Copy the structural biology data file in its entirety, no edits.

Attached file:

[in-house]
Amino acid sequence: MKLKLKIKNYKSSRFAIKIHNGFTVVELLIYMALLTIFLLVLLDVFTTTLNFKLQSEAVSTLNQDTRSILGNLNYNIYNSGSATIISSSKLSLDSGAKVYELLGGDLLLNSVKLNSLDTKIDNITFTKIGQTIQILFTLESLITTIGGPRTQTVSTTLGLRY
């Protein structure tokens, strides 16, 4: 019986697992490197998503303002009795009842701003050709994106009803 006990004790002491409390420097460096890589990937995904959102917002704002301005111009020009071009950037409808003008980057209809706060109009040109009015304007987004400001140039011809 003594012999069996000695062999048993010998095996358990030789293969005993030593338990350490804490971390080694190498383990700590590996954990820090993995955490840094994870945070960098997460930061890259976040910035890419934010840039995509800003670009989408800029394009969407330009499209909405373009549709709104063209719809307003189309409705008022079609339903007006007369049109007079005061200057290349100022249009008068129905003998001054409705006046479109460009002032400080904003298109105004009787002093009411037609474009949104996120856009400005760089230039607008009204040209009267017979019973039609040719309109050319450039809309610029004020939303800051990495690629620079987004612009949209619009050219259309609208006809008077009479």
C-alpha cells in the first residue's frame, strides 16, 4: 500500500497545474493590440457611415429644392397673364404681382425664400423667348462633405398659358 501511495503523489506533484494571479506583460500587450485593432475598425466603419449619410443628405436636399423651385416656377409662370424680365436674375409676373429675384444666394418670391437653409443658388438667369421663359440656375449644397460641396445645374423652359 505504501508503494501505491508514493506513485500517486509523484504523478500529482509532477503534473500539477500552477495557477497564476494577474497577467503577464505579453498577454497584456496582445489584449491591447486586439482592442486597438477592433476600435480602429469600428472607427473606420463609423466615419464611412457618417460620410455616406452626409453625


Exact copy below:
[in-house]
Amino acid sequence: MKLKLKIKNYKSSRFAIKIHNGFTVVELLIYMALLTIFLLVLLDVFTTTLNFKLQSEAVSTLNQDTRSILGNLNYNIYNSGSATIISSSKLSLDSGAKVYELLGGDLLLNSVKLNSLDTKIDNITFTKIGQTIQILFTLESLITTIGGPRTQTVSTTLGLRY
């Protein structure tokens, strides 16, 4: 019986697992490197998503303002009795009842701003050709994106009803 006990004790002491409390420097460096890589990937995904959102917002704002301005111009020009071009950037409808003008980057209809706060109009040109009015304007987004400001140039011809 003594012999069996000695062999048993010998095996358990030789293969005993030593338990350490804490971390080694190498383990700590590996954990820090993995955490840094994870945070960098997460930061890259976040910035890419934010840039995509800003670009989408800029394009969407330009499209909405373009549709709104063209719809307003189309409705008022079609339903007006007369049109007079005061200057290349100022249009008068129905003998001054409705006046479109460009002032400080904003298109105004009787002093009411037609474009949104996120856009400005760089230039607008009204040209009267017979019973039609040719309109050319450039809309610029004020939303800051990495690629620079987004612009949209619009050219259309609208006809008077009479």
C-alpha cells in the first residue's frame, strides 16, 4: 500500500497545474493590440457611415429644392397673364404681382425664400423667348462633405398659358 501511495503523489506533484494571479506583460500587450485593432475598425466603419449619410443628405436636399423651385416656377409662370424680365436674375409676373429675384444666394418670391437653409443658388438667369421663359440656375449644397460641396445645374423652359 505504501508503494501505491508514493506513485500517486509523484504523478500529482509532477503534473500539477500552477495557477497564476494577474497577467503577464505579453498577454497584456496582445489584449491591447486586439482592442486597438477592433476600435480602429469600428472607427473606420463609423466615419464611412457618417460620410455616406452626409453625